27 The Companies Involved We have found that local companies could be really helpful if you approach them. They appreciate that schools benefit from their help/input, and also acknowledge that they also gain advantages from having access to students. We found that ringing them/meeting them with a definite plan of what you want from them helps a great deal. Advertising is a great carrot for them to use. They have direct access to a huge spending generation, as well as being involved in any local/national press coverage that the project gets.

28 The Clothes We approached Marks and Spencers asking them if they would be willing to loan the clothes for the fashion aspect of the café. We had a clear idea of what we wanted and what we wanted from them. It was not going to cost them anything, just as long as we looked after the clothes, as they were still to be sold after the students had used them.

29 The Clothes Staff from Marks and Spencers measured the students. The staff also needed to meet the students so that they could compere the students in their clothes for each evening. They brought a range of outfits with them that reflected the type of music that went with the café. This was because the dances would reflect the different music styles used for the themes.

30 Cross-Curriculum MathsSciencePerforming Arts DanceMedia Were involved with tests for Serene Waters. The company were designing and testing new flavoured waters. They used the fashion café to get consumer information about their flavours that were organised and analysed by students in Maths. Worked on fibres and fabric structures… testing wear and tear, as well as whether the fabrics were flameproof. Worked on the music elements of the fashion show and organised the types of music required for the dancers. Correlated and performed the fashion show itself, along with other students that volunteered for the event. Produced a video of the evening as well as organising write- ups for the Sawtry newspaper and the College website;

31 The Evenings Tickets were on a pre-order basis and were sold through the school office. The office staff also arranged the seating, as this was organised beforehand. This was to get over the problem of people not wanting to sit with people they dont know! Tickets were sold for £5, or £3 for children under 11. The fashion café lasted for 4 evenings, 6pm until 8.30pm. People came in, were seated and ordered their main course. The order went through to the kitchen staff who prepared the meals. The food was taken to the tables, and then the plates were cleared at the end of their meals. At 7pm was the first half of the fashion show with students showing off the clothes from Marks and Spencers. The first half was to a background of rock and folk music.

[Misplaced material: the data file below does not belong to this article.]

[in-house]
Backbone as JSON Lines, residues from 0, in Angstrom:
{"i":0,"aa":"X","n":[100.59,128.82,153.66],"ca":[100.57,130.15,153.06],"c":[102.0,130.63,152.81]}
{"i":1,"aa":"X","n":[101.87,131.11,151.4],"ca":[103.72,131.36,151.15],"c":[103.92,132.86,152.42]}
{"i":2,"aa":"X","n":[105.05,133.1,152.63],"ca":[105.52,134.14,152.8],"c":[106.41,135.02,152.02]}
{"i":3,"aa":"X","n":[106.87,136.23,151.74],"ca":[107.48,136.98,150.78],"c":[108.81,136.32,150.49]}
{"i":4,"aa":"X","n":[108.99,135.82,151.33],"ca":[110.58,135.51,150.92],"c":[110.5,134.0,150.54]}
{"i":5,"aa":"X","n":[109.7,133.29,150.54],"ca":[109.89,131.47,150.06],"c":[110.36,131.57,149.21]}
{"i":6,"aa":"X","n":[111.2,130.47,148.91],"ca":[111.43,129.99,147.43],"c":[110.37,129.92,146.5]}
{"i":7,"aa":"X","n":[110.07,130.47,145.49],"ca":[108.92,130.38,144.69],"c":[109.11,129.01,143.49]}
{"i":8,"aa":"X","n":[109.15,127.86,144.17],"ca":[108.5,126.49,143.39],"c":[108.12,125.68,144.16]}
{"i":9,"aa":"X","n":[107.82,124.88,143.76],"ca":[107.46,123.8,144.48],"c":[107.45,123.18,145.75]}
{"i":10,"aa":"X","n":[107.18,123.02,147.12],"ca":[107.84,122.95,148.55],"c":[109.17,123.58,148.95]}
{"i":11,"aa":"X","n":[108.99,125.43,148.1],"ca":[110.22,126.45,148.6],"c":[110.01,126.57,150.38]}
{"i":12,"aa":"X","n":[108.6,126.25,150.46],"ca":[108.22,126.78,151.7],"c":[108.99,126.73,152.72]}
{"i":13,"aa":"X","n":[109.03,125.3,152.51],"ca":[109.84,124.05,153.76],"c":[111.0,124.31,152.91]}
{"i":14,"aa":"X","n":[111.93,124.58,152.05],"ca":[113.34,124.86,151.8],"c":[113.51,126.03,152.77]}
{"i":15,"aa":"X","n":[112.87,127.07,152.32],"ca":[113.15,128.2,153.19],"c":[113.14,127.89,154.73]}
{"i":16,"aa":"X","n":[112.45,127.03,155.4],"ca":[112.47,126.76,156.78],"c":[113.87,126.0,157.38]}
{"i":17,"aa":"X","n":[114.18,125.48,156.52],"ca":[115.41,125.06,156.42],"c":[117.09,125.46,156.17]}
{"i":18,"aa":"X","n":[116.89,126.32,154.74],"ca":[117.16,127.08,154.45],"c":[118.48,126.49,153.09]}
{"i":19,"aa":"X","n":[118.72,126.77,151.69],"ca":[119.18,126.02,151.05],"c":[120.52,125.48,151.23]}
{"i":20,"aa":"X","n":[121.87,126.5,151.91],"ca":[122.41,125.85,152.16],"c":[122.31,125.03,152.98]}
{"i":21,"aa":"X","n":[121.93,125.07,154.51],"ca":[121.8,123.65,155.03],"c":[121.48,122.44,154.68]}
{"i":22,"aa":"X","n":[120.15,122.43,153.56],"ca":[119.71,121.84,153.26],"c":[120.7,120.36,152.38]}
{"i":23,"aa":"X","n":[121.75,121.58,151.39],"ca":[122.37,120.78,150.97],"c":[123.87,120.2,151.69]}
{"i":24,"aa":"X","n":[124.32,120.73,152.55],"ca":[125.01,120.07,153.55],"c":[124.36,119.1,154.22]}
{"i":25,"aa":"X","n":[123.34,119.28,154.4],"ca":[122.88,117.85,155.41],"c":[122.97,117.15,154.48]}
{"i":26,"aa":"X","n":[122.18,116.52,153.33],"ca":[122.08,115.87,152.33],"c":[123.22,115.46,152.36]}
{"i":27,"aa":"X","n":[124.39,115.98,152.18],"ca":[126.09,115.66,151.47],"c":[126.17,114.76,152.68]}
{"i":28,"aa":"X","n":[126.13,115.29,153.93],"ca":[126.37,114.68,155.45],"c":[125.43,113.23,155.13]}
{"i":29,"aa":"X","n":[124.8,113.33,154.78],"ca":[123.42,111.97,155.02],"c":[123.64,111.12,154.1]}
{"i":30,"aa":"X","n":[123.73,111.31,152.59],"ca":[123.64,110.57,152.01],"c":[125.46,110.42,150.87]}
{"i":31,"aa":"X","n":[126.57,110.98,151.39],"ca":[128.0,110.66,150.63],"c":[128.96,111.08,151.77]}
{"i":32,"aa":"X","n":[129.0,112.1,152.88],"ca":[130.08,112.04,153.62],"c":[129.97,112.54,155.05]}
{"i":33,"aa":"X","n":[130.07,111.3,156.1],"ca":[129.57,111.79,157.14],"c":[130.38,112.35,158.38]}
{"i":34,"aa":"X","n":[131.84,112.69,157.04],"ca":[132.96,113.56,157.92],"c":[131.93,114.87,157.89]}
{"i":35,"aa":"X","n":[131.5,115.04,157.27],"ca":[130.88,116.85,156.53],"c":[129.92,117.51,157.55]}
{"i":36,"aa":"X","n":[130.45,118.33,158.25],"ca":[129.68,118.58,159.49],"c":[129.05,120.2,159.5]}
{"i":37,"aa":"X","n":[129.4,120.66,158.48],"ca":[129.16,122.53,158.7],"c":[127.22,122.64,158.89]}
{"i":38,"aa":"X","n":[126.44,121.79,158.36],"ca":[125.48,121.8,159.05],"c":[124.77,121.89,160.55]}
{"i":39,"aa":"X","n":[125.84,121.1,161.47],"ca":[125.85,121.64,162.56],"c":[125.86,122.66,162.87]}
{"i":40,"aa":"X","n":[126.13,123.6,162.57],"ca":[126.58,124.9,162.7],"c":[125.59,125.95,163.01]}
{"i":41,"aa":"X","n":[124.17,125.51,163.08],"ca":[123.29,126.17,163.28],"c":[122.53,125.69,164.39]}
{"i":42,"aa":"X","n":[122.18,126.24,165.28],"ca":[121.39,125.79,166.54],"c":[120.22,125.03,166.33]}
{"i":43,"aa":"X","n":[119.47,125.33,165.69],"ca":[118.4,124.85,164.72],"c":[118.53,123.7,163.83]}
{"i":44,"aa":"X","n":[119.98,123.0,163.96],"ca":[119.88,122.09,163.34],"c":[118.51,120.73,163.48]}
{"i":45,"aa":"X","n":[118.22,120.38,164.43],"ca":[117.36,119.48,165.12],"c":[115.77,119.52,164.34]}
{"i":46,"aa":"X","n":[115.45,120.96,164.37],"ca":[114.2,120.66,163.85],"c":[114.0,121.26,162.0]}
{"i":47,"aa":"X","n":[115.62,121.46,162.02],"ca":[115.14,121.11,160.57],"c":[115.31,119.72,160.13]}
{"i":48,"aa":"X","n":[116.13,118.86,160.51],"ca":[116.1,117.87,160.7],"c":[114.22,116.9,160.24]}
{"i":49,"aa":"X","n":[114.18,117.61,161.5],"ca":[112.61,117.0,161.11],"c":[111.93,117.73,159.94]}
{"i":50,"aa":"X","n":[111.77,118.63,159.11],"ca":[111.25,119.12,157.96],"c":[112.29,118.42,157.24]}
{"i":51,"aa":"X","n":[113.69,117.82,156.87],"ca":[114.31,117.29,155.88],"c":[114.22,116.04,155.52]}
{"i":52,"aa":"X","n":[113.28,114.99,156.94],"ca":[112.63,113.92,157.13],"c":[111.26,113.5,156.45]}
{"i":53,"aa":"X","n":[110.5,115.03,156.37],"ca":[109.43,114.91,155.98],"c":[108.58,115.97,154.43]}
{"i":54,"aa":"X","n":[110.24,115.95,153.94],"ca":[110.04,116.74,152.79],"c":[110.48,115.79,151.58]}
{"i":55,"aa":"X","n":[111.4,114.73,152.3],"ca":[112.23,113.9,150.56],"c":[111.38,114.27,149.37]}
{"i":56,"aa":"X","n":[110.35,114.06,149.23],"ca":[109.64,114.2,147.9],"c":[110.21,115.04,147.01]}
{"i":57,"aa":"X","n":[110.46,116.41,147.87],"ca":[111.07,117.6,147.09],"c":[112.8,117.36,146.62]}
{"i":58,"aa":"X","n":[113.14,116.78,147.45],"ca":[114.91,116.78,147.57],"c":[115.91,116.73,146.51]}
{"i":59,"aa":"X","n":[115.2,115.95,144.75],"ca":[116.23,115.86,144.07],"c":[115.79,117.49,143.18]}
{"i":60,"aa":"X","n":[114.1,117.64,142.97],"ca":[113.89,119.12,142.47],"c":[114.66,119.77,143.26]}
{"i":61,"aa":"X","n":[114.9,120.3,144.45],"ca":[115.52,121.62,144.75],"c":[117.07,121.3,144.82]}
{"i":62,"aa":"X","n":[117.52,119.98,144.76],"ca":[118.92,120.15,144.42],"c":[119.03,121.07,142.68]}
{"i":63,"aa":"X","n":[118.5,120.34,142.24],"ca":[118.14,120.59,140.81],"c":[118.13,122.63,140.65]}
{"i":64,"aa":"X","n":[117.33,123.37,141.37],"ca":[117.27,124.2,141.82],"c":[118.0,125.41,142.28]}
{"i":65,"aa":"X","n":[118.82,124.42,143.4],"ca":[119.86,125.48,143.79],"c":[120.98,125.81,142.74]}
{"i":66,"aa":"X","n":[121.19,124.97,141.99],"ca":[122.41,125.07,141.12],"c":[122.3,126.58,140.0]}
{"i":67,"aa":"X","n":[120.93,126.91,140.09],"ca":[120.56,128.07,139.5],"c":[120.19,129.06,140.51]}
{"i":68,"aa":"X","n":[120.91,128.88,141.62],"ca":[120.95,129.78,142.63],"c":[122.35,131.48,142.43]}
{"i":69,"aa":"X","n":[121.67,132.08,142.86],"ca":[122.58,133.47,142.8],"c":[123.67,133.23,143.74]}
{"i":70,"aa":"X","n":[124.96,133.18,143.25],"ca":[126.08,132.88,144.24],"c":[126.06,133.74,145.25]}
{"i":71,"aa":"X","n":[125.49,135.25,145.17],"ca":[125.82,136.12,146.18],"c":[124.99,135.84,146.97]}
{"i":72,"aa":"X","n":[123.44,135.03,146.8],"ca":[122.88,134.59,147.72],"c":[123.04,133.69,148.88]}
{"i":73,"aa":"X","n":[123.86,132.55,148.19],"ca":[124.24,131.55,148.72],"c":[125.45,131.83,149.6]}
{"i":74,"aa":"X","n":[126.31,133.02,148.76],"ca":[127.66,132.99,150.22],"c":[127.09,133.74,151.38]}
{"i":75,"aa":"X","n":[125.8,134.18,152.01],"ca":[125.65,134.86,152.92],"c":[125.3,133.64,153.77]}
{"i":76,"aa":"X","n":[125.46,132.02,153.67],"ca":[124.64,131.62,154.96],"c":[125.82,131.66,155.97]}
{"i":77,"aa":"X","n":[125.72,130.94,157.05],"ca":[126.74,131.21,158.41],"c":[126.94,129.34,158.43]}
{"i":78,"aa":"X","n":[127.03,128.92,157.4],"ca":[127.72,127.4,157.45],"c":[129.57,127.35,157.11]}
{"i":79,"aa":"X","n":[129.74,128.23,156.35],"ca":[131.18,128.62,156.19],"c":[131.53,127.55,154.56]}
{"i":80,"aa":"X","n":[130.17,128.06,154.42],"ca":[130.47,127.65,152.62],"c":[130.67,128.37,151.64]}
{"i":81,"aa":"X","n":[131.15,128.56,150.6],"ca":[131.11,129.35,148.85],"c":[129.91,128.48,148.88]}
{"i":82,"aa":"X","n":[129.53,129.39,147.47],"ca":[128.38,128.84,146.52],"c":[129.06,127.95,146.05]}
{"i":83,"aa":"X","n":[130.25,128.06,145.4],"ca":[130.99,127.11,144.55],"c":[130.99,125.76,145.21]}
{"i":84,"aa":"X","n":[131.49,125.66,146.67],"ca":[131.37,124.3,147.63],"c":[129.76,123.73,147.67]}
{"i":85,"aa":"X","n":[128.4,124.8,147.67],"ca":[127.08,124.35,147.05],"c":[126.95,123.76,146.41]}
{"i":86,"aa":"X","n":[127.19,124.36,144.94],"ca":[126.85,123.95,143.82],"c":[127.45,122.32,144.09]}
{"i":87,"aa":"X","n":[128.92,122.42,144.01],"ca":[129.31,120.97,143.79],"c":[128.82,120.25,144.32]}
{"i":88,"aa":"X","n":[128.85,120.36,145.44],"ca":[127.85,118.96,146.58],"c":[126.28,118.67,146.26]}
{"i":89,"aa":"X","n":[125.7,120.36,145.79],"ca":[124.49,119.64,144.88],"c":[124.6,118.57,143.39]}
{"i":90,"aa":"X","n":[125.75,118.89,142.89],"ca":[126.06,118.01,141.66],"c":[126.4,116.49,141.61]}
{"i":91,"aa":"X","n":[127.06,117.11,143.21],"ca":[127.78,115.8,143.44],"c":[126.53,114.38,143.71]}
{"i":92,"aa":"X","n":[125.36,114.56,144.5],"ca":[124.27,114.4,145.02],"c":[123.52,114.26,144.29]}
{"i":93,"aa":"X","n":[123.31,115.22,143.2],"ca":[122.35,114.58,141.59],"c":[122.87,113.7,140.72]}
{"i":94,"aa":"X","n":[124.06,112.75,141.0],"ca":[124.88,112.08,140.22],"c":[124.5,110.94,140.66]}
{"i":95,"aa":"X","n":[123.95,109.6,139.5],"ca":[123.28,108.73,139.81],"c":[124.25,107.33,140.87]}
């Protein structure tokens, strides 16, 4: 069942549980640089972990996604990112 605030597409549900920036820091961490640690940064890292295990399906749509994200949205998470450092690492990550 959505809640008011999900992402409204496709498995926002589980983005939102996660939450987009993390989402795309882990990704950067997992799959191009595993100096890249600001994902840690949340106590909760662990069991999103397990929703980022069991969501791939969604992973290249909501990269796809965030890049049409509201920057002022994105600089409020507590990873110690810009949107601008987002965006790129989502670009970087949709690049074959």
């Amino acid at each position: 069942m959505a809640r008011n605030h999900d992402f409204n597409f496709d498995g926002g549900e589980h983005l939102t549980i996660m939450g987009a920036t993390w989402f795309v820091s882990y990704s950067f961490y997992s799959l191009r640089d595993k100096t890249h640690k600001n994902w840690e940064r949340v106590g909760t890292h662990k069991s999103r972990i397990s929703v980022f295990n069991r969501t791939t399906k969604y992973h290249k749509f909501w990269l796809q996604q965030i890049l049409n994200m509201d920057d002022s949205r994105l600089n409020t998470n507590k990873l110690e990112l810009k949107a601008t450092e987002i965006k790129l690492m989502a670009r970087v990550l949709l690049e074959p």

32 The Evenings After the first showing, the dessert (Sawtry Surprise) was served. At 8pm the second half of the show got under way with classical and dance music as the background. We also hired a smoke machine that enhanced the experience for the customers and the students as the show went on.

33 The Show

34 Evaluation This type of project was the most enjoyable, valuable, enthusing, exhausting, rewarding, exciting and stressful project we have been involved in. Students will never forget the project and how they enjoyed working in Design and Technology. Many have used their experiences as a case study in their major projects in Year 11. Their involvement in real citizenship projects are obvious, having to get on with each other, ring companies and talk to people whom they have never met. They also looked at financial implications of decisions they made; being aware of costs of equipment and materials they were using to make the products. The project is not perfect…many of the decisions were made on the spur of the moment because a situation comes up that needs responding to. We will make products simpler next time and concentrate on more themed, yet quality products rather than trying to get too much packed in.

35 Next Time: The American Diner In order to improve on what we have done previously, and to show how this project can be developed, we have taken the booklets and tried to change them a little to suit a different, yet similar project. The style is exactly the same, yet the project has been redeveloped to make it more manageable for us at Sawtry.

36 Next Time: Record players will be mass-produced and used as sauce holders in Resistant Materials. Hot dogs and tuile baskets will be designed and manufactured for the food. There will be a smoothie bar where people can order a drink. Link to the student booklet for the American Diner

37 How to use this CD This project can be adapted as you please. The information given on this CD is to enable you to use it as a guideline for your own projects. It is not supposed to be used directly, nor does it have to be the same theme. It is just there to help you and your students get the best out of themselves and to increase student enthusiasm as well as some understanding of how Design and Technology works in the real world.

38 Thank You This project could not have been possible without the help and continued support of various people and companies; Mark Bennett Carol Chisnall Liz Fisher Geoff Green Ben Goakes Jeanette Hebden Dennis Hughes Zoe McKeown Julie Messenger Roger Oaten Katie Thorpe Tracey Wilmott Gatsby Marks and Spencer RJC Catering Serene Waters Toshiba Vitas Vending Waitrose